The primary goal of this study is to predict the next logical and practical approach in the use of advanced Decision Support Systems (DSS) and Artificial Intelligence to find and evaluate markets for prospective products. In addition to determining these markets, DSS will then be used to predict the success of the market and other product lines that can be brought to those markets, making companies more successful in the structuring of marketing models and product lines.
[keywords] Decision support system; artificial intelligence; marketing; DSS; marketing model; 1ST; IS; global marketing
Information Systems Technology (1ST) is becoming a more prominent part of global marketing. With the aid of 1ST, companies can become competitive in all phases of customer relations (Ives and Learmonth, 1984). The use of information technology for finding markets is expanding, enabling companies to keep up with prospective markets in today's dynamic economy. 1ST accomplishes this feat by helping marketing departments determine targets for their products and charting the most effective way to cover the largest market in the shortest amount of time. They also enable marketing to establish trends so that new products coming to market can be quickly evaluated and decisions made on the best placement for these products.
Information Systems (IS) today are designed with reusability in mind. They span multiple markets, enabling companies that design products to sell them to several different companies interested in gaining an edge with respect to the marketing of their products (Bakos, 1991). IS includes Advanced Decision Support Systems (DSS) that are able to assist businesses in making decisions about a market without the need for investing costly resources testing that market with product. The DSS can test and even predict the way in which a particular market will respond to certain products without the need to release those products into the market. IS scientists use databases with prediction models, and in some cases Artificial Intelligence (AI), to model the healthiest market for a particular product or to create models for a particular market of interest (MaLec, 2002).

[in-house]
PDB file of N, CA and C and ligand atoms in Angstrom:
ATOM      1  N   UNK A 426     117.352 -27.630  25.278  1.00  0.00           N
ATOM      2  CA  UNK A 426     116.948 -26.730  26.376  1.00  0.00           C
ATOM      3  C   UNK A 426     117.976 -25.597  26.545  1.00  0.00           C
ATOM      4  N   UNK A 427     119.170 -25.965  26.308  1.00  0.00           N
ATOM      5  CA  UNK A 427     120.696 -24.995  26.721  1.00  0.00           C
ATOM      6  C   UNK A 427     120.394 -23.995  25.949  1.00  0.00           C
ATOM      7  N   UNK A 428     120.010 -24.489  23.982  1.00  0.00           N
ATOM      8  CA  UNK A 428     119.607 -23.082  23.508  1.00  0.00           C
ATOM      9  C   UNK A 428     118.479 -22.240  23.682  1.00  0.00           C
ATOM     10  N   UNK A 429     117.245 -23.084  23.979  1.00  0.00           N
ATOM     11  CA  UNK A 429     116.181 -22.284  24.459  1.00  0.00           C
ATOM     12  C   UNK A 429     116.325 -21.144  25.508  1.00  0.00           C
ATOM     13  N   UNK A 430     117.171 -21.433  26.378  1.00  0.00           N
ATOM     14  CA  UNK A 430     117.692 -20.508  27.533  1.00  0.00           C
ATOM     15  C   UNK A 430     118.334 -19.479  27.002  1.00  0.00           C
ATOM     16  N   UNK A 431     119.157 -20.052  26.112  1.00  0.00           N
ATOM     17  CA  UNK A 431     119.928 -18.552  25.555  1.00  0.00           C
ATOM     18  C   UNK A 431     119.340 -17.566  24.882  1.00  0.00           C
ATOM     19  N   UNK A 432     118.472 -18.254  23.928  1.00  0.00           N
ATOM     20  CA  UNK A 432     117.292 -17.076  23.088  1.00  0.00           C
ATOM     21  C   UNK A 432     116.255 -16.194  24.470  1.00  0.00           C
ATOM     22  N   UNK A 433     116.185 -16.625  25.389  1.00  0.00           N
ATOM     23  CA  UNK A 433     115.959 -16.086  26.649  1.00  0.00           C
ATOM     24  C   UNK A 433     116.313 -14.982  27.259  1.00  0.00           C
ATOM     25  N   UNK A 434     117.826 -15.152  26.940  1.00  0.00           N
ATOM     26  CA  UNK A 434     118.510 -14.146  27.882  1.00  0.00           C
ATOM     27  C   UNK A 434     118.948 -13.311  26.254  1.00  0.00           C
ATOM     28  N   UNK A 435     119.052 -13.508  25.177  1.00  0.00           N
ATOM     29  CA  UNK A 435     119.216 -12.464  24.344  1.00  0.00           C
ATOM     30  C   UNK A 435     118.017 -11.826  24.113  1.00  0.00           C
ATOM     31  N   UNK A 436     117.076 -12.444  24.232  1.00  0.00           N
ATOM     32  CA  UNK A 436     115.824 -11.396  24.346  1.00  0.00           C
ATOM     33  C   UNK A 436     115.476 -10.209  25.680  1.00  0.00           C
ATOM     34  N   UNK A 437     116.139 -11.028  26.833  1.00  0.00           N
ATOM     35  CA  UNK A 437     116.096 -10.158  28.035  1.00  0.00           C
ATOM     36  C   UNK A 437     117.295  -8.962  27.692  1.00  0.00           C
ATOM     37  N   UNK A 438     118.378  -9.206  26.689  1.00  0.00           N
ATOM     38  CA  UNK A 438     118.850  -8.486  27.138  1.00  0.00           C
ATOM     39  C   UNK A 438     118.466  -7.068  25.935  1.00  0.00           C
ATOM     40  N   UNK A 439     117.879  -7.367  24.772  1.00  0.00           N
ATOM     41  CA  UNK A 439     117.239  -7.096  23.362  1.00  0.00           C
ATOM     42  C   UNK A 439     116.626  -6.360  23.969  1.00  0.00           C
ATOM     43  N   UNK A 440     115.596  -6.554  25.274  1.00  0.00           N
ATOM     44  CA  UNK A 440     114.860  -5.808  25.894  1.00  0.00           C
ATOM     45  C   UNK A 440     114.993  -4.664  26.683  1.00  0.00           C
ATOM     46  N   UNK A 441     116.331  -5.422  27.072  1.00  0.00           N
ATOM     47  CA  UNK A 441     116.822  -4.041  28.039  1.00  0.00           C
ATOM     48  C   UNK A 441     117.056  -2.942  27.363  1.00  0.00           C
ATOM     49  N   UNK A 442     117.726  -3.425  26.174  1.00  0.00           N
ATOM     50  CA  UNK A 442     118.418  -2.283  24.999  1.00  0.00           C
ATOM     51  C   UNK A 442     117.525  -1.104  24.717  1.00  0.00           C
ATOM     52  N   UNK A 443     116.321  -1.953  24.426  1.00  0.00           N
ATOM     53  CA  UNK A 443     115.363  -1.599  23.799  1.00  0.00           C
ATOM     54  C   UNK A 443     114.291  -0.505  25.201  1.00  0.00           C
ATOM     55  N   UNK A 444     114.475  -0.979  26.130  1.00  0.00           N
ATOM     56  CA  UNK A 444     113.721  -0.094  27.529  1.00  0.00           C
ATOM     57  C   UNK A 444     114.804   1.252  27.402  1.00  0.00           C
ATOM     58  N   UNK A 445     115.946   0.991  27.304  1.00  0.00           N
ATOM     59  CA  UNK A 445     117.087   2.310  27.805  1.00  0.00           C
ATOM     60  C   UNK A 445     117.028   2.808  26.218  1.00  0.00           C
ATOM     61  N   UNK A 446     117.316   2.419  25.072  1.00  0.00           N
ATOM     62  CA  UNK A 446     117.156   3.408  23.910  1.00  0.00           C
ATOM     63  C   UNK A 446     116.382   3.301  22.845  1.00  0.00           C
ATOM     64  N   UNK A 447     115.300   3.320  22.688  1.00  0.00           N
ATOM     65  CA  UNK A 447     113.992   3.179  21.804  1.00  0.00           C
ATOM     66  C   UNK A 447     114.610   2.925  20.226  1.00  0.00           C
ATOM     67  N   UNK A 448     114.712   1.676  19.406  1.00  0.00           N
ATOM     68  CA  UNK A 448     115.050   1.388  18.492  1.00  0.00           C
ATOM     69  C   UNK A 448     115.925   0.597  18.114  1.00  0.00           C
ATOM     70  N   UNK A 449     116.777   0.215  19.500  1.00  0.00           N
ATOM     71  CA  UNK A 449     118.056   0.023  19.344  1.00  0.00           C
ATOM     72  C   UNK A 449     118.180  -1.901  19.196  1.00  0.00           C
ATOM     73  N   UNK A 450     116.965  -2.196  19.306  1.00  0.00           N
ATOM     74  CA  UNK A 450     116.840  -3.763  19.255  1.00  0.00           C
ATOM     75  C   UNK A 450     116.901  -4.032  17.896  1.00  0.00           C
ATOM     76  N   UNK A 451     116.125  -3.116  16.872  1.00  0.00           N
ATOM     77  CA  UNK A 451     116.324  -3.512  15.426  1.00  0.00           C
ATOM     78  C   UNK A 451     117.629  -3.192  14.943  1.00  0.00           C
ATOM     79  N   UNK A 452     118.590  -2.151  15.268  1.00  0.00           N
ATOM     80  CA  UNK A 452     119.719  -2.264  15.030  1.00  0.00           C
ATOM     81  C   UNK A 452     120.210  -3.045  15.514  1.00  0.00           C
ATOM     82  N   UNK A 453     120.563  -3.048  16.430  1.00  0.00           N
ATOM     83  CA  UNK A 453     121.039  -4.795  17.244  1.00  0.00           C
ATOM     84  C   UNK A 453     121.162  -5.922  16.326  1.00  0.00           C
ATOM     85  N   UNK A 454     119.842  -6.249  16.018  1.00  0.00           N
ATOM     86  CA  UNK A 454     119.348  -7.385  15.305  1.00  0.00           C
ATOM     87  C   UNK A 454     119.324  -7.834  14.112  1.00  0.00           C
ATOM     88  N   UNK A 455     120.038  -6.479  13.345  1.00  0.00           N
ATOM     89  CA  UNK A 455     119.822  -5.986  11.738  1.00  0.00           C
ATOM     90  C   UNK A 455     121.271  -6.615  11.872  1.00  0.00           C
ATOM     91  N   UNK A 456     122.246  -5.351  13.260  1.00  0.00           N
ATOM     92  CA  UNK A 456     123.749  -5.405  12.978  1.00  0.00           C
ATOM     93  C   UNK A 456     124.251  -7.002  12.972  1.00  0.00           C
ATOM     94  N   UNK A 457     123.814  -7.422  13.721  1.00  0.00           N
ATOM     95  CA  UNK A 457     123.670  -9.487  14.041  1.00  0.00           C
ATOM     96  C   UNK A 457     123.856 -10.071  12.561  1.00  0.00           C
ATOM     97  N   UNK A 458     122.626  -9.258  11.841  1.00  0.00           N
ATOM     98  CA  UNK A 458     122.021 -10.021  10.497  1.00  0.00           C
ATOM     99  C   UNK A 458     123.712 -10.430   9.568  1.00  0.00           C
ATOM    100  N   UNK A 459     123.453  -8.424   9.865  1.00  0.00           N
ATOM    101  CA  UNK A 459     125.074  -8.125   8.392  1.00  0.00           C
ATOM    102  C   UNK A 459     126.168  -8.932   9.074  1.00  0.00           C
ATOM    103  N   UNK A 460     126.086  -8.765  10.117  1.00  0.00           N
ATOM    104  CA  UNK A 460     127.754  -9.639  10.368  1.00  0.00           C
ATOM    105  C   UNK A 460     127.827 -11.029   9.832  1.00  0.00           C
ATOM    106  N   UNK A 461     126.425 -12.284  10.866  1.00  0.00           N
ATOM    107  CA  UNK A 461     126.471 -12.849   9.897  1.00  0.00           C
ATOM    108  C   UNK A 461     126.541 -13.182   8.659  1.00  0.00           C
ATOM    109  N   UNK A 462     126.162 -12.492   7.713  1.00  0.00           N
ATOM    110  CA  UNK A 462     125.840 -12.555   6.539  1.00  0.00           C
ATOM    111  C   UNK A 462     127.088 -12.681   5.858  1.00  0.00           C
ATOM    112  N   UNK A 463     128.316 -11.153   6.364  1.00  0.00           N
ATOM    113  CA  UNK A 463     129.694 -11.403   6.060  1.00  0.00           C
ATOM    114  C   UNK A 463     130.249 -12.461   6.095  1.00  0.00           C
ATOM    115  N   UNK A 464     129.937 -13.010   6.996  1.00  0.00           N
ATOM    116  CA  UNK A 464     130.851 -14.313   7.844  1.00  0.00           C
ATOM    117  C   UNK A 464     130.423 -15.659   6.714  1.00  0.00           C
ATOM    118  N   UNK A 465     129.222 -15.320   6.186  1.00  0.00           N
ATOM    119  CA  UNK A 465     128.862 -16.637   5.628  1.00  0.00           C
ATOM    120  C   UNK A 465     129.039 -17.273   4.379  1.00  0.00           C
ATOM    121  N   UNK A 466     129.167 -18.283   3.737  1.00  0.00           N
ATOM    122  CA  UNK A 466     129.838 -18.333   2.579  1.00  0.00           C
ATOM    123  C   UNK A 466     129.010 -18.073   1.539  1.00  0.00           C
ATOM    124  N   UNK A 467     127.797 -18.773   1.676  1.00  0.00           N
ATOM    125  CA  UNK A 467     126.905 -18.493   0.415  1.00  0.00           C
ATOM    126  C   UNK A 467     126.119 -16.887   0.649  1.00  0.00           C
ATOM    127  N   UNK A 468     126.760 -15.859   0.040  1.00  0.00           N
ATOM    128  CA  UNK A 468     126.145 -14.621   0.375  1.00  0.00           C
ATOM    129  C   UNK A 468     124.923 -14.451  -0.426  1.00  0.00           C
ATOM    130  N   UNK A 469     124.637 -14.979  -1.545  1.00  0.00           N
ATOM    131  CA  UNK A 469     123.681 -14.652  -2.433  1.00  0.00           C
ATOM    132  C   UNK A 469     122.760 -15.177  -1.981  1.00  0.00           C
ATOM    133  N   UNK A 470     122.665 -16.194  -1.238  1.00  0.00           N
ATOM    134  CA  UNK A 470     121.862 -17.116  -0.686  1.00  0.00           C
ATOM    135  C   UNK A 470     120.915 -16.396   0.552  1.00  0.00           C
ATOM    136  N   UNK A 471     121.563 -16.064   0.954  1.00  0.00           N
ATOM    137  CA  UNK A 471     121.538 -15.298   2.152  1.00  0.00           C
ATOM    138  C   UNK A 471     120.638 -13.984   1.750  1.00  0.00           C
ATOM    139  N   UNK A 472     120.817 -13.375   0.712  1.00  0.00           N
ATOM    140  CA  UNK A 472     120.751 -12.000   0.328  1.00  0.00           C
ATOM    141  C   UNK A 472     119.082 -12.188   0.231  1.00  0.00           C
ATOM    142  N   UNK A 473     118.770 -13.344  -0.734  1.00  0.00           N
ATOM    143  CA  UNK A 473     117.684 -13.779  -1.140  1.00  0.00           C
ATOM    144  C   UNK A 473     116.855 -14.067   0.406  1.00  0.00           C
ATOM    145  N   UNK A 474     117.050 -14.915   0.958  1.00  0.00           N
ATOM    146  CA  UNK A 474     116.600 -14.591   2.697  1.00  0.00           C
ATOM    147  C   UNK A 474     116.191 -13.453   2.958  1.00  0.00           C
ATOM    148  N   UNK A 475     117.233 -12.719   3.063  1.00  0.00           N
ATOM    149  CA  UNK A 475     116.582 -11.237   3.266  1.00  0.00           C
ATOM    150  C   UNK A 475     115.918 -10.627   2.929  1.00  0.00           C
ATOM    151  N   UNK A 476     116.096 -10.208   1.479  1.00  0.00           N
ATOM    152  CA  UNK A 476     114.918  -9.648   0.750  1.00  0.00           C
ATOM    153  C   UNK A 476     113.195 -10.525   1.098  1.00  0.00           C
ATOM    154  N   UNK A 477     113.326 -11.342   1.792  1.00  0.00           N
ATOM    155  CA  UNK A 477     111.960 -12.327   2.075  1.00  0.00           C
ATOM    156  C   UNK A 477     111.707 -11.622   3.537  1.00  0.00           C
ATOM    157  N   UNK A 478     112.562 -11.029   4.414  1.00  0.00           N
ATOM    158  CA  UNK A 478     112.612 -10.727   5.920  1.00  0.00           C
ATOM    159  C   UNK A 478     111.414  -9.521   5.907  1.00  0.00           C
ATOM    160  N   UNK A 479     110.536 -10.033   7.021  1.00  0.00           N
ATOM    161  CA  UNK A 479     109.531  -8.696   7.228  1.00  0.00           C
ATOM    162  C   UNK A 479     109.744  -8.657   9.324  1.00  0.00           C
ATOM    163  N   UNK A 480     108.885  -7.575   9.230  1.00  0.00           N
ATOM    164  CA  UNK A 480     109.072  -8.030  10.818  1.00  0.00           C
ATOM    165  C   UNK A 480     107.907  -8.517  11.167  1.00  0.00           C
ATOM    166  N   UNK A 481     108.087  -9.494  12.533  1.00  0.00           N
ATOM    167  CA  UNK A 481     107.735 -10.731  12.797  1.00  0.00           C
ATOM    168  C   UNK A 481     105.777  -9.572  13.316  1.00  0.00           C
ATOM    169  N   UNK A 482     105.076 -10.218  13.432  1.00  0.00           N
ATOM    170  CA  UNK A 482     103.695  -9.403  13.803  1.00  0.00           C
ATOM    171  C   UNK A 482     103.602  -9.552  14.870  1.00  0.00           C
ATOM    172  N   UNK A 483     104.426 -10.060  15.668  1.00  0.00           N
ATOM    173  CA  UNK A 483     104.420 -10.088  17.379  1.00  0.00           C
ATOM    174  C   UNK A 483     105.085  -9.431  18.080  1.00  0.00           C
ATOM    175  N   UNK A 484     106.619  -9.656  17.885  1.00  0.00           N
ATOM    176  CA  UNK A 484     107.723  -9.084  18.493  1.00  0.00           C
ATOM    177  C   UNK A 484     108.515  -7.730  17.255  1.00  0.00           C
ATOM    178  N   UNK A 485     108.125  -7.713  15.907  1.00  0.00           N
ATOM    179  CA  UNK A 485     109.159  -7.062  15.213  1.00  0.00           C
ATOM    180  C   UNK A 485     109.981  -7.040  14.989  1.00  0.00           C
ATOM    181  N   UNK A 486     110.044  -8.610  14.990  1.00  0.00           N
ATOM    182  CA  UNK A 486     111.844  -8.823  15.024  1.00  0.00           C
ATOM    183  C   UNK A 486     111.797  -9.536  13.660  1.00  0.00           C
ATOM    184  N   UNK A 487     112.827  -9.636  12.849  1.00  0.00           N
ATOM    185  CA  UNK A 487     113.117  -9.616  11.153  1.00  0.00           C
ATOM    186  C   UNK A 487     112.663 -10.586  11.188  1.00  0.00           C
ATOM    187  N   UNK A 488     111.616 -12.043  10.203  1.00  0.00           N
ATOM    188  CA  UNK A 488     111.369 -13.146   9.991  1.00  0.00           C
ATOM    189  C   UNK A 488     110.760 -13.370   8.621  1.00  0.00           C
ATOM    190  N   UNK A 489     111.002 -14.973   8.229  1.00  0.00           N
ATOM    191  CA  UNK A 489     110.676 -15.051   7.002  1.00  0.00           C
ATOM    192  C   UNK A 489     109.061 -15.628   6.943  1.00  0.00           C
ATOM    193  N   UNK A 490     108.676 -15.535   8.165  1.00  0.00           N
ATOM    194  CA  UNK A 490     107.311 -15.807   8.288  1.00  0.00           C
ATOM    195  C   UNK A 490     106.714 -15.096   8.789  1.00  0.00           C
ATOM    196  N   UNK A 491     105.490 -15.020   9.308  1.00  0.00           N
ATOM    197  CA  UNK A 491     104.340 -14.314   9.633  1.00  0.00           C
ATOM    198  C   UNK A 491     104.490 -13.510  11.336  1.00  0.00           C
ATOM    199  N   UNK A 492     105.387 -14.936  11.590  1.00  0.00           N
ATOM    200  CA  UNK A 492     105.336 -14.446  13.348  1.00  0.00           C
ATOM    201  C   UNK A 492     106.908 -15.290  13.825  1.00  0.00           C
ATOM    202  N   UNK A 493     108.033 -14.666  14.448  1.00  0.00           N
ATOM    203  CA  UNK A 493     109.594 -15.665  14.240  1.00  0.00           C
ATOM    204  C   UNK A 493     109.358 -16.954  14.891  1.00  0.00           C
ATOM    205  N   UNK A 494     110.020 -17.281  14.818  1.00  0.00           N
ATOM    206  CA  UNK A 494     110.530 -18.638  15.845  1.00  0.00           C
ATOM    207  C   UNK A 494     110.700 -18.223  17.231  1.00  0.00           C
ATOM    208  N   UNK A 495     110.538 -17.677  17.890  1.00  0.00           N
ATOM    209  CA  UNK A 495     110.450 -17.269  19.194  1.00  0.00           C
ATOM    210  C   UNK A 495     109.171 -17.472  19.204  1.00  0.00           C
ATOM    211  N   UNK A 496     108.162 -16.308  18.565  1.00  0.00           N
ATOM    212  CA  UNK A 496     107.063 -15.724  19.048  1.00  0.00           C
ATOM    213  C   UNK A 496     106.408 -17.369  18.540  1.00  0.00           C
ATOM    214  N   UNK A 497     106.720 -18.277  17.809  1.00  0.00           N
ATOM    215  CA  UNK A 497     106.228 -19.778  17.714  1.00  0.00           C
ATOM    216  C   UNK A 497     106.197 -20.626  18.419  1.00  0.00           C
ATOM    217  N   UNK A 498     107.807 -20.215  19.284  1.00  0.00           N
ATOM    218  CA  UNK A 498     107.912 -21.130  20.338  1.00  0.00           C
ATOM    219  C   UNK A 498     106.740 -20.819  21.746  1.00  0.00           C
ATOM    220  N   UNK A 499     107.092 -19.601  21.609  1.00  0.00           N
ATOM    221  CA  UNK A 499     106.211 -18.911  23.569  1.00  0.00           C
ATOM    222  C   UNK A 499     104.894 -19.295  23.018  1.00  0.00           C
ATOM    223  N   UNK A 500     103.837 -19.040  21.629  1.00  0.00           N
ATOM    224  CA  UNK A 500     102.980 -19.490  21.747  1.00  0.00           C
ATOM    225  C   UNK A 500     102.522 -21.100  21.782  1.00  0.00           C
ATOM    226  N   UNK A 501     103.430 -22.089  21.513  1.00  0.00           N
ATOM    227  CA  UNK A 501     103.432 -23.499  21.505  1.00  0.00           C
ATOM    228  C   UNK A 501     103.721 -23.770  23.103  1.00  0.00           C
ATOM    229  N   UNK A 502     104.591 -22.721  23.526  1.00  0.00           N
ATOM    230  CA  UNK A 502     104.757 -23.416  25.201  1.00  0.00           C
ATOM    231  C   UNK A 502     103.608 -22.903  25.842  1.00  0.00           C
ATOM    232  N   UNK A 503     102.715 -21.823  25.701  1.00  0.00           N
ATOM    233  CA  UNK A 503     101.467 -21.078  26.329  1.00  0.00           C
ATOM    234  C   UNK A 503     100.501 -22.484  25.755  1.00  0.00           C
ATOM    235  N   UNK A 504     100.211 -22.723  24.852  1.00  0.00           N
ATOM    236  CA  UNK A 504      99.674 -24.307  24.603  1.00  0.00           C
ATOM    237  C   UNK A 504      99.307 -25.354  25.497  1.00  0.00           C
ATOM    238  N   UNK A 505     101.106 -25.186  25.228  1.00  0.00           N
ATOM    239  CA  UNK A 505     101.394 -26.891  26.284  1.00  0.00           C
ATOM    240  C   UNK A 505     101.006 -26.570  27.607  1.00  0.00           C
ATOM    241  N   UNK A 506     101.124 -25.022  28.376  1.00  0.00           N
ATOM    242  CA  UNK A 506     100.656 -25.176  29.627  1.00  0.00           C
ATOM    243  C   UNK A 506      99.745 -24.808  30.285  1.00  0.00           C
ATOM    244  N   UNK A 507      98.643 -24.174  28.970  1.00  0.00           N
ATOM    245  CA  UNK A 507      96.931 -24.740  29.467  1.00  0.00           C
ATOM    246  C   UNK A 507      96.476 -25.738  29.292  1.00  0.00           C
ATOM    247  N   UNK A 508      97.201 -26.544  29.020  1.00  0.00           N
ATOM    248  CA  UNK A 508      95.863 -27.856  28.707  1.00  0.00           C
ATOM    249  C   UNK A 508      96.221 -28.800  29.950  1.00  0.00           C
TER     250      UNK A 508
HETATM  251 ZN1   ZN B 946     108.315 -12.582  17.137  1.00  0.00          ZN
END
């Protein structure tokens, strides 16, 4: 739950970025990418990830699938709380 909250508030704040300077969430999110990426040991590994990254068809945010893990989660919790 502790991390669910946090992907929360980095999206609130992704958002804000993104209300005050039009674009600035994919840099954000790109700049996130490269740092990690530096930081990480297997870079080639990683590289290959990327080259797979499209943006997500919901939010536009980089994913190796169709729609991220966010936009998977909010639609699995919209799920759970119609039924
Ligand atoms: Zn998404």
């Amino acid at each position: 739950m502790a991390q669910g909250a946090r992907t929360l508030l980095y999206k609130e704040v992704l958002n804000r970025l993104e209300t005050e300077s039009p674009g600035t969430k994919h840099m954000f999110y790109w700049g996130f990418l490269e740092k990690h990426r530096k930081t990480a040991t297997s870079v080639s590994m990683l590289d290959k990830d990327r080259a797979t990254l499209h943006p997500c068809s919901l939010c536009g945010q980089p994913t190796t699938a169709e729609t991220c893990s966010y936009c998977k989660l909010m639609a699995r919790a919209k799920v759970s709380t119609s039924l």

Evaluation of Current Systems
The following is a concise evaluation of Decision Support Systems and their history. Some discussion of these systems and how they are used today for the furthering of marketing decisions is also presented. When a clear understanding of the current technology has been presented, it will be possible to continue to the next section, which will delineate the future of DSS and AI.
History of Decision Support Systems (DSS)
The history of DSS arguably began in 1965; some of the earliest beginnings of DSS are represented in Table 1 (Power, 2003).
Other milestones that helped along the way include the creation of tools like Lotus 123(TM) and Microsoft(TM) Excel(TM), both of which enabled people to crunch numbers and view them in a presentation manner not available before the 1980s. Tremendous hardware advancements and the reduction in computer size also contributed to DSS development. IS moved from being luxury that only very large organizations (such as the Department of Defense or I. B. M.) could afford to be an operation with a budget footprint that most businesses could handle.
One of the most prevalent technologies today is the relational database system. With the appropriate data, relational database systems are able to predict the best potential markets for prospective products. Unfortunately, the appropriate data is not always available, and new product lines are not able to take advantage of such systems. Therefore, relational systems often lack the ability to predict the best markets. More promising and relatively successful technologies are Expert Systems, Fuzzy Logic, and Artificial Neural Networks (ANN).
Expert Systems. …